The Paris Commune of 1871 was a revolt by the people of Paris against the French government, following the defeat of France under Emperor Napoleon III by Otto Bismarck’s Prussia.
Paris under siege
During the Franco-Prussian War of 1870-71 the city of Paris had been besieged by the Prussians for four months and the people reduced to near starvation, with cats, rats and the animals in the zoo being killed for food.
Paris was staunchly Republican and had already declared the Second Empire of Napoleon III to be at an end in September 1870. However, it was not until 28th January 1871 that an armistice was signed and arrangements made for an election to provide France with a government that had authority to negotiate with the conqueror. The new assembly met in Bordeaux, in south-west France, and set up a provisional government, under Adolphe Thiers, in February.
An unpopular solution
However, the assembly and government were overwhelmingly monarchist and only represented the wealthier classes of France. Some of them hoped to establish a new Bonapartist empire headed by the son of Napoleon III. The move of the assembly from Bordeaux to Versailles, the seat of the old French monarchy, aroused suspicions on the part of the Parisians that a restoration of the monarchy was being planned.
Another cause for revolt was the triumphant German procession through the city that took place in March 1871, this having been one of the demands acceded to by the Versailles assembly, although they actually had no choice in the matter. However, the assembly made matters far worse by a move that was within their control, which was to demand payment, with full interest, of all the rents and debts that had been suspended during the siege of Paris the previous year when the people had been eating rats from the sewers.
The establishment of the Commune
Things came to a head when the government ordered the Paris National Guard to disband and sent a small band of soldiers to remove the guns stationed on the heights of Montmartre. This move was resisted and the negotiators sent by Versailles were murdered. Shortly after this the people of Paris set up their own council (or Commune) of 92 elected members.
The word “Commune” might imply that these were early Communists who followed the teachings of Karl Marx. However, although they did include some members who had Socialist leanings, they were by no means all inspired by left-wing politics and included many middle-class business people who wished to carry on their trades on purely capitalist lines but without interference from a government they had no cause to trust.
During its existence the Commune did carry out some economic organisation along what might be thought to be Socialist lines, such as setting up work schemes and taking steps to control the price of foodstuffs to prevent profiteering, but its main energies were devoted to the struggle for survival against the forces sent by the Versailles government.
The defeat of the Commune
The assault against the Commune was led by Marshal MacMahon, under instruction from Adolphe Thiers. An artillery barrage was levied against the city from mid March to early May. The German occupation force stood aside as Frenchman fought Frenchman, with their only contribution being the permission given by Bismarck to Thiers for the assault forces under MacMahon to be increased.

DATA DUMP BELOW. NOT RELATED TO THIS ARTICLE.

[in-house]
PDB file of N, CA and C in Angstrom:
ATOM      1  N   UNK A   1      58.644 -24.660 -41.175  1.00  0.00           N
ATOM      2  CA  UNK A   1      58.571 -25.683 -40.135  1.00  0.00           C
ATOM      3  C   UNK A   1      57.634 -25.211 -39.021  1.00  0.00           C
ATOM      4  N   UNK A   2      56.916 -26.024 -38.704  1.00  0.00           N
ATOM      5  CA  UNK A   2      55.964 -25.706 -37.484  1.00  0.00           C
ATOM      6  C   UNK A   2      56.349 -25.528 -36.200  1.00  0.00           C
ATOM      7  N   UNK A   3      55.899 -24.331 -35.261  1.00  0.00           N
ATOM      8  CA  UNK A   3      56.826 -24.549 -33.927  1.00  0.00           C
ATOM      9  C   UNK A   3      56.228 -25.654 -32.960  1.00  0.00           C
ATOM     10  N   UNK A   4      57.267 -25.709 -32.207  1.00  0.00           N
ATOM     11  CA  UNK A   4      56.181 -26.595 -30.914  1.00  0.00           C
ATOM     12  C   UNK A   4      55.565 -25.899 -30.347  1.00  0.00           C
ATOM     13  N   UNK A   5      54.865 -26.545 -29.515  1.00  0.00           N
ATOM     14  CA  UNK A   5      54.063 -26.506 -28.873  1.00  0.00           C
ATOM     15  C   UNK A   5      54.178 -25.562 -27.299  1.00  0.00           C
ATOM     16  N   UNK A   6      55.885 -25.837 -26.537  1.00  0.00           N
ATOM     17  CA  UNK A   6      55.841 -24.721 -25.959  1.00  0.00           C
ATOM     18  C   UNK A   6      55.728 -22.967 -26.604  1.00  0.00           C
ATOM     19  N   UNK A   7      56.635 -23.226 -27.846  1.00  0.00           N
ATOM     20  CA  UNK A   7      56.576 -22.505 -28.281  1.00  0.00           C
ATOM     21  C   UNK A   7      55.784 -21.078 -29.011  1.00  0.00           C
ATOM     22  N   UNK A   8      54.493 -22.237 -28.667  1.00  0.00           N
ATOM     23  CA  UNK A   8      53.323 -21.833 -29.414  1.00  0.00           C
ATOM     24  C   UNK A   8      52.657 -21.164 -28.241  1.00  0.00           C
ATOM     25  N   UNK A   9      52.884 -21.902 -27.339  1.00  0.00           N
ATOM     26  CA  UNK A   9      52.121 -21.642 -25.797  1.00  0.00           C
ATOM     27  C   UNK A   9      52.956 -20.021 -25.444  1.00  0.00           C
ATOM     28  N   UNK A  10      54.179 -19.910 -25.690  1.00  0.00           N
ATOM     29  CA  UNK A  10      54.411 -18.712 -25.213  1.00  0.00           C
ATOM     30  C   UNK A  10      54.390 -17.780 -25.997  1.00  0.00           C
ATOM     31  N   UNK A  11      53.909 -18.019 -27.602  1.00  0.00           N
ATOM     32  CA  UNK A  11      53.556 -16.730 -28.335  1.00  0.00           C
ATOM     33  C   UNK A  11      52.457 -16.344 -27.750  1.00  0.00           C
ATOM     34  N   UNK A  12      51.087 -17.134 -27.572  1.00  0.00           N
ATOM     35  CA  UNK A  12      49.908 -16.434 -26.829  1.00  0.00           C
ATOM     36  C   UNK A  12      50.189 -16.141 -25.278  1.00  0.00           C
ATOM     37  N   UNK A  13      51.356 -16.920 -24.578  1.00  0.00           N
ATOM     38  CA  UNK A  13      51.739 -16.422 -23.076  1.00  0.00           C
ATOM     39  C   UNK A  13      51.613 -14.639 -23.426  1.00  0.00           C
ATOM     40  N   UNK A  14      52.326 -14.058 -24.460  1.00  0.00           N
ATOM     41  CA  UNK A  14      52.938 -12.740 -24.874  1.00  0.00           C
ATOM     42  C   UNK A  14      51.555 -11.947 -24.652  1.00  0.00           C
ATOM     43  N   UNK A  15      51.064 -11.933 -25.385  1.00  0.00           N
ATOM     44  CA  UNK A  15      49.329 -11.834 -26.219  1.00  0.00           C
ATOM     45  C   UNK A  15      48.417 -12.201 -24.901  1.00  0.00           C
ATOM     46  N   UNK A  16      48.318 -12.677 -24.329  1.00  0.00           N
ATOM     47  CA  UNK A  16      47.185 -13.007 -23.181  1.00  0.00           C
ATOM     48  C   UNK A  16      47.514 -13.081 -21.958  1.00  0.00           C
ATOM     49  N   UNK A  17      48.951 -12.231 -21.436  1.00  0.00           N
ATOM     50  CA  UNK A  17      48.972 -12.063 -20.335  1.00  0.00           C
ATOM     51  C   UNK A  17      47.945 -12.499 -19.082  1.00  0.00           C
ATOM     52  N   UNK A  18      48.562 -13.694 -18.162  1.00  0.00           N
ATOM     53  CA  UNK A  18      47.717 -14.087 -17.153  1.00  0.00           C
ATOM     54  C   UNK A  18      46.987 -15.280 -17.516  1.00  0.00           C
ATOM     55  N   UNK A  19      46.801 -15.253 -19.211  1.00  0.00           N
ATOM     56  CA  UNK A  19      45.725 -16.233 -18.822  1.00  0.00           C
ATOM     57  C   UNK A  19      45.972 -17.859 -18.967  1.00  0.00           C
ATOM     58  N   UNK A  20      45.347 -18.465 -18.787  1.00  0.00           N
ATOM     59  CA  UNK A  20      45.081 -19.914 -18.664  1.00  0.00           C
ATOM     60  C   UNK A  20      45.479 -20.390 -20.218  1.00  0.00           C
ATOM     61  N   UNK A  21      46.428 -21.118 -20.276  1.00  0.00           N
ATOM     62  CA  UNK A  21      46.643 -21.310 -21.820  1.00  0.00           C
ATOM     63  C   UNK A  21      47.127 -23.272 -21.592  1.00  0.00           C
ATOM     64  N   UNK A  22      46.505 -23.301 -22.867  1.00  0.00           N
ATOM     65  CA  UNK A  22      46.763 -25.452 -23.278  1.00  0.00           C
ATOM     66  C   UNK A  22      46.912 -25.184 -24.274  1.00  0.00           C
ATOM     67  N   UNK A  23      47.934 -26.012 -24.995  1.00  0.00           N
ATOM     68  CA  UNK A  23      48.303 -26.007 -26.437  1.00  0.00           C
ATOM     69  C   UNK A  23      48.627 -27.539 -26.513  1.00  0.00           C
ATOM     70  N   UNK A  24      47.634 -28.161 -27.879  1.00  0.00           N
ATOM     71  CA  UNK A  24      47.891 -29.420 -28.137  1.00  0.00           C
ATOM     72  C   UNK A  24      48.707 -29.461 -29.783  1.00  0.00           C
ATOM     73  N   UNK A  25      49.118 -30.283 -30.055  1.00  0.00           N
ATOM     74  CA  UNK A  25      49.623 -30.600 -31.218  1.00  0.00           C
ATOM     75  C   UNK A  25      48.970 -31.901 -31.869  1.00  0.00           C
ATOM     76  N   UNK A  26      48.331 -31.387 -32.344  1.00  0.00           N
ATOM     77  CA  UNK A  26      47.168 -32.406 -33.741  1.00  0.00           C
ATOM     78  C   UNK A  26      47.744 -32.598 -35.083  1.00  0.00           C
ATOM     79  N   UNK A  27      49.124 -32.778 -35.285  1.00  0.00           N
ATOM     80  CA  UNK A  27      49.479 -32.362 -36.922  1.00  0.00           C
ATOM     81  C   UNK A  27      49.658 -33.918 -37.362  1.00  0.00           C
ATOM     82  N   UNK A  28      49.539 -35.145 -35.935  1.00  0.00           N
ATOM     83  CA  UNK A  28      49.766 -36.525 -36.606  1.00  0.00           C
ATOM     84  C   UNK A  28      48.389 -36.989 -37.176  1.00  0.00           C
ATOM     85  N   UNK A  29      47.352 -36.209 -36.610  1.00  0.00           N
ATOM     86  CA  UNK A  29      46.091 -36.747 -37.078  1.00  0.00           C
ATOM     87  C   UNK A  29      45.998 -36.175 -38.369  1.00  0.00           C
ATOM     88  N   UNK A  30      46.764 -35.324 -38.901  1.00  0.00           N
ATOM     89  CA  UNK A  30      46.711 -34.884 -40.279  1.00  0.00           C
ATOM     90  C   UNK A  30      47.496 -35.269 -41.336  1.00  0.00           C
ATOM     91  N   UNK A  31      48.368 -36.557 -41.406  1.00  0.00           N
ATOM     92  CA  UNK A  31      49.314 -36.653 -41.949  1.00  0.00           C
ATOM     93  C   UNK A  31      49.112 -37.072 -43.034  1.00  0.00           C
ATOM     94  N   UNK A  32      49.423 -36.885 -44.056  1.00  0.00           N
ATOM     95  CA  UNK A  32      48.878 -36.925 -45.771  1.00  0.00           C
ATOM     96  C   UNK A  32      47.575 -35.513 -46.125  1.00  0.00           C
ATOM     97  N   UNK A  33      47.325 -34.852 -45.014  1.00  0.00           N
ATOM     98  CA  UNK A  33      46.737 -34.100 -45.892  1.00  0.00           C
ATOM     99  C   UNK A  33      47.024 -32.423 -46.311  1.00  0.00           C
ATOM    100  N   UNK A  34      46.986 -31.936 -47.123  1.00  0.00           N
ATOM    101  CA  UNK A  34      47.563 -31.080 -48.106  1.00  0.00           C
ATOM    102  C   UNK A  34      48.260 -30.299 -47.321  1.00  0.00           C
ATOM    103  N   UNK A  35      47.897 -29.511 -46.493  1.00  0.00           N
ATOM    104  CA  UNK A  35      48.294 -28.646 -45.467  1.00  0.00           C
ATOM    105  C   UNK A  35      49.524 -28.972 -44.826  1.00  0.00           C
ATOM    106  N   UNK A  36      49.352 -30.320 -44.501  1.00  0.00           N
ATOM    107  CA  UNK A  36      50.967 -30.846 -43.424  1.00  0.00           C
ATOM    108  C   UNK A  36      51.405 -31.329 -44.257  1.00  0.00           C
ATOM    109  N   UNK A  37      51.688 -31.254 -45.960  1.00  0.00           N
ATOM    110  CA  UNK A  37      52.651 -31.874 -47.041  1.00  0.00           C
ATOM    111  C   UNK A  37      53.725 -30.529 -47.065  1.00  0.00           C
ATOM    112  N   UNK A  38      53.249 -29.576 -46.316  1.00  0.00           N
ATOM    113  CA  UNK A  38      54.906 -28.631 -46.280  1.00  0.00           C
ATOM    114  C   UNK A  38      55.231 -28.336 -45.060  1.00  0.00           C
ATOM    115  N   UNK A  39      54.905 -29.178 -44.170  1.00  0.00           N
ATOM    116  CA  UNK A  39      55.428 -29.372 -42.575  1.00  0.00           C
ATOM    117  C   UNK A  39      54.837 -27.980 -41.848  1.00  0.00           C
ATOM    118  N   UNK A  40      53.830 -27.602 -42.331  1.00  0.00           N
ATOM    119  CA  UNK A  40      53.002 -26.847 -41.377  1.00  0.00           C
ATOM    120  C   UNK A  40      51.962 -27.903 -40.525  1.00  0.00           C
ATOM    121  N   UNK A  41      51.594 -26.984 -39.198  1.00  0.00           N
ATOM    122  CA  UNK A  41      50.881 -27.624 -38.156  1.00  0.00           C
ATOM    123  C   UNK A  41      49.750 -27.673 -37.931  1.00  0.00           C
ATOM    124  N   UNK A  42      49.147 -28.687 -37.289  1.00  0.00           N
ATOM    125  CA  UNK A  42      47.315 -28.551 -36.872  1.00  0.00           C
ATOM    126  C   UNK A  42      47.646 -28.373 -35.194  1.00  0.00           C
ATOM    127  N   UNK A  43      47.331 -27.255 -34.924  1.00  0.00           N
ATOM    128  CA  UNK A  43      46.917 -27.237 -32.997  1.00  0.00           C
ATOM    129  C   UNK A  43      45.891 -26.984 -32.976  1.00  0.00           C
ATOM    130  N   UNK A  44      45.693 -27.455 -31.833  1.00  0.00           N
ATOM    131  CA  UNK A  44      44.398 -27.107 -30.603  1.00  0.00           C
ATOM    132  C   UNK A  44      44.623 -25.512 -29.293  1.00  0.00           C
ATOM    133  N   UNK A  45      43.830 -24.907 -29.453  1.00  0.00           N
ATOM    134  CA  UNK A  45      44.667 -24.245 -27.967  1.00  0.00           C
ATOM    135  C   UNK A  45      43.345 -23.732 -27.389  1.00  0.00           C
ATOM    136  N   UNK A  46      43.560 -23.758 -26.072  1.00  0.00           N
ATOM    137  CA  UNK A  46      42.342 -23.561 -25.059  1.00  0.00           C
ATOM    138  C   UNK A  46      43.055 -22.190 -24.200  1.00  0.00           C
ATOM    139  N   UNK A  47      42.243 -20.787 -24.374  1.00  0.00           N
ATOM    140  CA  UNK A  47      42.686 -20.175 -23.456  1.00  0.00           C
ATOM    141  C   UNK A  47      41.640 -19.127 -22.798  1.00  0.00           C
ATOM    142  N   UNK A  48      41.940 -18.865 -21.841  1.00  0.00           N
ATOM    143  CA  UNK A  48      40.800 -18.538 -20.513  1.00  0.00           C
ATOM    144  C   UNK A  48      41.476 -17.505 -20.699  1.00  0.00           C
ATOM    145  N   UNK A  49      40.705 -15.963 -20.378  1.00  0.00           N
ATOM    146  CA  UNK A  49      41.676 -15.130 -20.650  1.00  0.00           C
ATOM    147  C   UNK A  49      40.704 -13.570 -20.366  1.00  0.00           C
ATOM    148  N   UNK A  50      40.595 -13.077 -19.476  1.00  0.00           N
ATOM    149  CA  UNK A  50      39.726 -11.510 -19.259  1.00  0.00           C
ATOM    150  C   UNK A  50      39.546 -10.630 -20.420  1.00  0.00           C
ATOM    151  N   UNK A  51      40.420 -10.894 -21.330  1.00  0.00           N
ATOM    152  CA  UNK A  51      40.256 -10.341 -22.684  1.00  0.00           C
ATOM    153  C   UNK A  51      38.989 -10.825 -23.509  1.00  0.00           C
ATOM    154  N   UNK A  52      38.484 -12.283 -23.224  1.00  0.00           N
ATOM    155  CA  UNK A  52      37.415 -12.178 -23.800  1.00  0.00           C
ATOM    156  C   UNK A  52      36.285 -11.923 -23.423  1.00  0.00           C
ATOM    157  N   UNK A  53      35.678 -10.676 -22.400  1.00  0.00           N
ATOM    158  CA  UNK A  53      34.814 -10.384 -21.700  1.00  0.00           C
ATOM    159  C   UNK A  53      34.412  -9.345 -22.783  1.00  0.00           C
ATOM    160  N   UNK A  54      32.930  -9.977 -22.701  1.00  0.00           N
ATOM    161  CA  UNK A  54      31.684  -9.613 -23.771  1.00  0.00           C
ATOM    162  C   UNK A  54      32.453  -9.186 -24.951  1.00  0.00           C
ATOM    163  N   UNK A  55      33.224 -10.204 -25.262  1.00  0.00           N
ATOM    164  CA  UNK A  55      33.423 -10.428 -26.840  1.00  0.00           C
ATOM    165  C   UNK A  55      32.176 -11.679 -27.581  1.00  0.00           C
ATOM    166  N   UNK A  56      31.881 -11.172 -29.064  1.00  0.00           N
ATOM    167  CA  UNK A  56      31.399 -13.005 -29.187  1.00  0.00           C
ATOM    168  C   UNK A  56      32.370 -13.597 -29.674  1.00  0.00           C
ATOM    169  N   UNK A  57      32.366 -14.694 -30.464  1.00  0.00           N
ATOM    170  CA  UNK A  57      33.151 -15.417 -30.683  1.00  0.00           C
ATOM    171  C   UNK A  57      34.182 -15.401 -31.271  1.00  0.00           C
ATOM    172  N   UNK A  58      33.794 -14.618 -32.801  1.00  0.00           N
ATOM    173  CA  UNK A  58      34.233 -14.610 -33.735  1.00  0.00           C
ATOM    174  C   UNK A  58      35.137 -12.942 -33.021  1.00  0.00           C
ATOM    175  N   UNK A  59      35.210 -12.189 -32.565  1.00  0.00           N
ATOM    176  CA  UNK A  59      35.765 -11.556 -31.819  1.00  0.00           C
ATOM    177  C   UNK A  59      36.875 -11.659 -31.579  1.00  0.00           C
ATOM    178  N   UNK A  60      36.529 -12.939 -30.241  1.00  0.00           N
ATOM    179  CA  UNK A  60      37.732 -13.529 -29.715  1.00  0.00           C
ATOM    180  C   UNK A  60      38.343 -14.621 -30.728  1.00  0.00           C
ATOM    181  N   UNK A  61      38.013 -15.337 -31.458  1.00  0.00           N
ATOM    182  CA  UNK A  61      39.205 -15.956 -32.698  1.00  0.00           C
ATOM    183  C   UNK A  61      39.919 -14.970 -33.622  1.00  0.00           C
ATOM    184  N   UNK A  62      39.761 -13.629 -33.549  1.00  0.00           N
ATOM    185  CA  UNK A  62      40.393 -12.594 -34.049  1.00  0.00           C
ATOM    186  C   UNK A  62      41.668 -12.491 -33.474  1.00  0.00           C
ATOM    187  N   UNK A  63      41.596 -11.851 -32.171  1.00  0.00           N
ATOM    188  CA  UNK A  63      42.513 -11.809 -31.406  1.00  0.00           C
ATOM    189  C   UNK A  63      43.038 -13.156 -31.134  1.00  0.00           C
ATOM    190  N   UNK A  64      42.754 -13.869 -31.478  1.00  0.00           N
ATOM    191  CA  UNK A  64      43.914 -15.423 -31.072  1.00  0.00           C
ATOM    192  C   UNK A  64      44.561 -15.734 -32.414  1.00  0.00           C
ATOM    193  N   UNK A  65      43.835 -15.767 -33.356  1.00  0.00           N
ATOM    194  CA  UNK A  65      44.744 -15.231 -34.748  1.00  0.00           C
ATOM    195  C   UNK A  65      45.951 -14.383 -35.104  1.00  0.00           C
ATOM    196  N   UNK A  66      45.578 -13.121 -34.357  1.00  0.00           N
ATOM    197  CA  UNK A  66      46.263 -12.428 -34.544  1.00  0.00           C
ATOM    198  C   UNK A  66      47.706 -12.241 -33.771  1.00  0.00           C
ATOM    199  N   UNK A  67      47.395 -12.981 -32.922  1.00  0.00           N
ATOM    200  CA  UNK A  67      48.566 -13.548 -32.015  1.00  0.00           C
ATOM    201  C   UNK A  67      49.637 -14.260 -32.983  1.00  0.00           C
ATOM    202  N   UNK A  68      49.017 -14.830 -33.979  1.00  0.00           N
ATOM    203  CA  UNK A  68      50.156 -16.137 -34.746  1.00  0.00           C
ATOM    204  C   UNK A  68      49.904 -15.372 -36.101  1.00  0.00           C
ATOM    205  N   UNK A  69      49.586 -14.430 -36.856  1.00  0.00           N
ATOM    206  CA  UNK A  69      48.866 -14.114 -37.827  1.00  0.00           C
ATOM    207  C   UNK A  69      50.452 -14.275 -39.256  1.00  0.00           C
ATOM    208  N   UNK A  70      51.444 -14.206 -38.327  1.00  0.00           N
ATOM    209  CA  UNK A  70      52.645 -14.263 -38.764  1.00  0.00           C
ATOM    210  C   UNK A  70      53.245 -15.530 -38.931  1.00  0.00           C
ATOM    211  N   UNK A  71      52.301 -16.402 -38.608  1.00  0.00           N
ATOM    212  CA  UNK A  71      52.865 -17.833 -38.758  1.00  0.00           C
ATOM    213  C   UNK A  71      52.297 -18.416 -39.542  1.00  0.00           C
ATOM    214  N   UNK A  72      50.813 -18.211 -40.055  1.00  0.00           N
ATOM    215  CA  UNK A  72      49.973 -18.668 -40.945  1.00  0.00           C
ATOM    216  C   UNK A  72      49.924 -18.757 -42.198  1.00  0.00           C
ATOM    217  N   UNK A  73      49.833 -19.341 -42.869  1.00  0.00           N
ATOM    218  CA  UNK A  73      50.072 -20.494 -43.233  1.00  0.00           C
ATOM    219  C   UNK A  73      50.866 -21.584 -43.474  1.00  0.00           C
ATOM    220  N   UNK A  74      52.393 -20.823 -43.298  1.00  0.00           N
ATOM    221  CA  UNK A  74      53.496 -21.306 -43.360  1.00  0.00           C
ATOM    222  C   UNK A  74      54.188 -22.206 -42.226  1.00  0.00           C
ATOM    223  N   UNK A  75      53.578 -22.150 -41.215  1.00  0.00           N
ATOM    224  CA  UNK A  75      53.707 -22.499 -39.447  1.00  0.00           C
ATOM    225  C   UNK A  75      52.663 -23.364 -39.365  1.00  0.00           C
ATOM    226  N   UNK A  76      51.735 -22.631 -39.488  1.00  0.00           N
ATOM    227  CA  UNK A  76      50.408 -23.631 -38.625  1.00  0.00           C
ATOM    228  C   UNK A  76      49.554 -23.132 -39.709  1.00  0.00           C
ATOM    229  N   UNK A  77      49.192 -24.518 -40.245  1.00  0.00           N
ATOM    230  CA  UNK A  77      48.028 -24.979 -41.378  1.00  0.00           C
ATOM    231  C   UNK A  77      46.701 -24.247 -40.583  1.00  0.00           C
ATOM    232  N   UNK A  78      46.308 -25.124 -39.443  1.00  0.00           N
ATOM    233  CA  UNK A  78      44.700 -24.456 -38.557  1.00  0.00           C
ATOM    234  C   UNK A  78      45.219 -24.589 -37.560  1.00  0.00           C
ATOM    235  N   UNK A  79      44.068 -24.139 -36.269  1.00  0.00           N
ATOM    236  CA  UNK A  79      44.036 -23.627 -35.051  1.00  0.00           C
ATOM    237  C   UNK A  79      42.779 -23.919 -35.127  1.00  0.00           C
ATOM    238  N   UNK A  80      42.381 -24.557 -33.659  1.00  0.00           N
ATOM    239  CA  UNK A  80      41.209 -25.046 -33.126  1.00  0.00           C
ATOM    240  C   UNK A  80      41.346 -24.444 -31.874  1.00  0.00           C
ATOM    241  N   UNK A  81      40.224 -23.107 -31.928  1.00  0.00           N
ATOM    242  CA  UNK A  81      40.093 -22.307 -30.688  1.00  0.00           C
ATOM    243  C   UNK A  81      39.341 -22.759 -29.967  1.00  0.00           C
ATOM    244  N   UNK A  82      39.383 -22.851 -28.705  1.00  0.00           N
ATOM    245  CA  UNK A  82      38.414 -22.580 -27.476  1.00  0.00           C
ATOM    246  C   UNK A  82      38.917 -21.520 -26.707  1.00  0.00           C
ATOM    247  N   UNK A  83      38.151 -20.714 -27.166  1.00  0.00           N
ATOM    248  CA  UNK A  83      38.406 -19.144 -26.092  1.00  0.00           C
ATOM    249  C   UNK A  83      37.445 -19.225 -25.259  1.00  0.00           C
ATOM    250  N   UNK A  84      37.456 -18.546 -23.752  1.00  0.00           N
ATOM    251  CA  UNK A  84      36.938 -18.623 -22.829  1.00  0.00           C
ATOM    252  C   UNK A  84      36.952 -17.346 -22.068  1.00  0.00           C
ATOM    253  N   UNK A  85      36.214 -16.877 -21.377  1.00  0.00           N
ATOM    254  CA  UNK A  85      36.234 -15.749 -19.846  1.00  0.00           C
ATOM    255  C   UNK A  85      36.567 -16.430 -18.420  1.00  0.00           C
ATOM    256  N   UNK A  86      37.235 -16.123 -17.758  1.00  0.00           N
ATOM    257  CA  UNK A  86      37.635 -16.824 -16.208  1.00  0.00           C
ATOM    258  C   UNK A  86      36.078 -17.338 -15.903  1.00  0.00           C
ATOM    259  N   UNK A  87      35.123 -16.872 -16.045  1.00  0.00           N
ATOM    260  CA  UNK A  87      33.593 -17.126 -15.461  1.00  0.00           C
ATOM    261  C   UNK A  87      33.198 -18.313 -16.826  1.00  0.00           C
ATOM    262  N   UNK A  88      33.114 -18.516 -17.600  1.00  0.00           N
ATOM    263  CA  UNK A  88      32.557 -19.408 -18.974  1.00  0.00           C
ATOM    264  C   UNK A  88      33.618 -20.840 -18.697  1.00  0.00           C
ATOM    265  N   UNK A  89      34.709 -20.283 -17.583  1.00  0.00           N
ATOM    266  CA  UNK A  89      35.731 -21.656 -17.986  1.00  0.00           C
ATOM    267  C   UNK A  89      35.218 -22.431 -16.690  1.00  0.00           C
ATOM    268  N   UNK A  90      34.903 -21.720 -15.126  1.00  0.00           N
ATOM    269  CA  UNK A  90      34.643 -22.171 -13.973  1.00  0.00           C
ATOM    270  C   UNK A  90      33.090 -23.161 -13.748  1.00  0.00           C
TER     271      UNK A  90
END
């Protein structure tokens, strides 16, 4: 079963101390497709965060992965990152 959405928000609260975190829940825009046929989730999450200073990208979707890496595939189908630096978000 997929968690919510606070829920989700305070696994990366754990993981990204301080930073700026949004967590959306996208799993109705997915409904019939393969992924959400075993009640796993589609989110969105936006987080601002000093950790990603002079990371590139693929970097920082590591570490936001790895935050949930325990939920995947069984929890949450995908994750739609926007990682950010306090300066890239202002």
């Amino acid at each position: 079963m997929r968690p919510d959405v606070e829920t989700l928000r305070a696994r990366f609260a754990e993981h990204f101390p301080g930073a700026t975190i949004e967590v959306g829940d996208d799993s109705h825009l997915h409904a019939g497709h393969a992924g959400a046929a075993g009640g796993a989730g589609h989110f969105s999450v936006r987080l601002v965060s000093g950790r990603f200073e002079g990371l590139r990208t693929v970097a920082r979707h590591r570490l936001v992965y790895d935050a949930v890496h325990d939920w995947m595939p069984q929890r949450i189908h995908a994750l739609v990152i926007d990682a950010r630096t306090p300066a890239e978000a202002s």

Once a breach had been made in the western defences of Paris, a week of fierce hand-to-hand street fighting took place, with the communards setting up barricades that were overrun one by one. The last stand of the defenders was in the cemetery of Père Lachaise with men taking cover behind the gravestones.
The aftermath and consequences of the Commune
The government was severe in its reprisals against the survivors, with many being executed by firing squad and up to 7,000 being transported to overseas penal settlements. With some 20,000 people having been killed and many more fleeing the city, it is estimated that the population of Paris fell by as many as 100,000 people during the rebellion. Many parts of the city were left as smoking ruins.
Apart from the material damage, the most important long-term consequence of the Paris Commune was the wedge driven between the government and the working class, not only in Paris but other major cities in France (communes had also been established in Lyons and Marseilles, for example). Divisions between the wealthier and poorer classes in France became almost unbridgeable, with a section of the working class being driven towards Marxism. Even to this day, French politics has been marked by the strength of its extremes, with the parties of the far left and far right always doing much better in elections than their equivalents in most other European nations.
The support given by the wealthier classes to the Thiers government increased to the extent that the huge sums demanded by Bismarck as indemnity for the Franco-Prussian War could be paid off far sooner than Bismarck had expected or wished, and the French army could be rebuilt. This was to have consequences in the following century as France continued to believe that she could withstand German aggression, although the two World Wars were to prove this belief to be ill-founded.
As for the internal government of France, the communards were eventually to get their way, with a republic being established under a constitution, agreed in 1875, that was to last until the German invasion of France in 1940.
The Paris Commune was therefore one of the most violent and tragic episodes of recent European history, an event that has left a deep mark on the political life of France ever since.